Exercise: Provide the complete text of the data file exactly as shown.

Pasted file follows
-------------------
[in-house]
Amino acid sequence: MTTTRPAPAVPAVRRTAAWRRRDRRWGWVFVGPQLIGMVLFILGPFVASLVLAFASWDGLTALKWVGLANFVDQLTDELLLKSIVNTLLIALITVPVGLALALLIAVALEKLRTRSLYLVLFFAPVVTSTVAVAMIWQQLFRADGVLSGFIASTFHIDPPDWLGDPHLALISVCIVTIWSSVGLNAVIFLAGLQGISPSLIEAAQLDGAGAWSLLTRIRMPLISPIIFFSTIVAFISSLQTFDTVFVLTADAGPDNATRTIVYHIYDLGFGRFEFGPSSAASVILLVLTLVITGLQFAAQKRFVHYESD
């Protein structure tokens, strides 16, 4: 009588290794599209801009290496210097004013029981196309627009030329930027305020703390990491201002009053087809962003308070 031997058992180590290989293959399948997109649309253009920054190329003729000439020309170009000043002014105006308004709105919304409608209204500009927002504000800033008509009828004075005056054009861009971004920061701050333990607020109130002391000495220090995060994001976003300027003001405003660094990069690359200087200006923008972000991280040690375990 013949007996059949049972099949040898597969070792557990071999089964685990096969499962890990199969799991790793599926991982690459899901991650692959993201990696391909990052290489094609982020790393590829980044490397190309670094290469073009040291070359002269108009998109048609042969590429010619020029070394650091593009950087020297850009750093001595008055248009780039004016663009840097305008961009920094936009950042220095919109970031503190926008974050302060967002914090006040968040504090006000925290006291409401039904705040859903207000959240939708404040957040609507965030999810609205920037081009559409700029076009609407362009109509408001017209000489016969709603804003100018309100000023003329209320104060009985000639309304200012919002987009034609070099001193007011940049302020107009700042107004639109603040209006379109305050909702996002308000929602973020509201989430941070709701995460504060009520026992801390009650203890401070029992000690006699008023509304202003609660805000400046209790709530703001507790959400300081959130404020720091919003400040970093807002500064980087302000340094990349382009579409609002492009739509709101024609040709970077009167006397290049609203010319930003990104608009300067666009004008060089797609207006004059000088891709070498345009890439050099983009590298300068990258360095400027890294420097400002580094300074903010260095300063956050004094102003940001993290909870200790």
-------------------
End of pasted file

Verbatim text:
[in-house]
Amino acid sequence: MTTTRPAPAVPAVRRTAAWRRRDRRWGWVFVGPQLIGMVLFILGPFVASLVLAFASWDGLTALKWVGLANFVDQLTDELLLKSIVNTLLIALITVPVGLALALLIAVALEKLRTRSLYLVLFFAPVVTSTVAVAMIWQQLFRADGVLSGFIASTFHIDPPDWLGDPHLALISVCIVTIWSSVGLNAVIFLAGLQGISPSLIEAAQLDGAGAWSLLTRIRMPLISPIIFFSTIVAFISSLQTFDTVFVLTADAGPDNATRTIVYHIYDLGFGRFEFGPSSAASVILLVLTLVITGLQFAAQKRFVHYESD
């Protein structure tokens, strides 16, 4: 009588290794599209801009290496210097004013029981196309627009030329930027305020703390990491201002009053087809962003308070 031997058992180590290989293959399948997109649309253009920054190329003729000439020309170009000043002014105006308004709105919304409608209204500009927002504000800033008509009828004075005056054009861009971004920061701050333990607020109130002391000495220090995060994001976003300027003001405003660094990069690359200087200006923008972000991280040690375990 013949007996059949049972099949040898597969070792557990071999089964685990096969499962890990199969799991790793599926991982690459899901991650692959993201990696391909990052290489094609982020790393590829980044490397190309670094290469073009040291070359002269108009998109048609042969590429010619020029070394650091593009950087020297850009750093001595008055248009780039004016663009840097305008961009920094936009950042220095919109970031503190926008974050302060967002914090006040968040504090006000925290006291409401039904705040859903207000959240939708404040957040609507965030999810609205920037081009559409700029076009609407362009109509408001017209000489016969709603804003100018309100000023003329209320104060009985000639309304200012919002987009034609070099001193007011940049302020107009700042107004639109603040209006379109305050909702996002308000929602973020509201989430941070709701995460504060009520026992801390009650203890401070029992000690006699008023509304202003609660805000400046209790709530703001507790959400300081959130404020720091919003400040970093807002500064980087302000340094990349382009579409609002492009739509709101024609040709970077009167006397290049609203010319930003990104608009300067666009004008060089797609207006004059000088891709070498345009890439050099983009590298300068990258360095400027890294420097400002580094300074903010260095300063956050004094102003940001993290909870200790």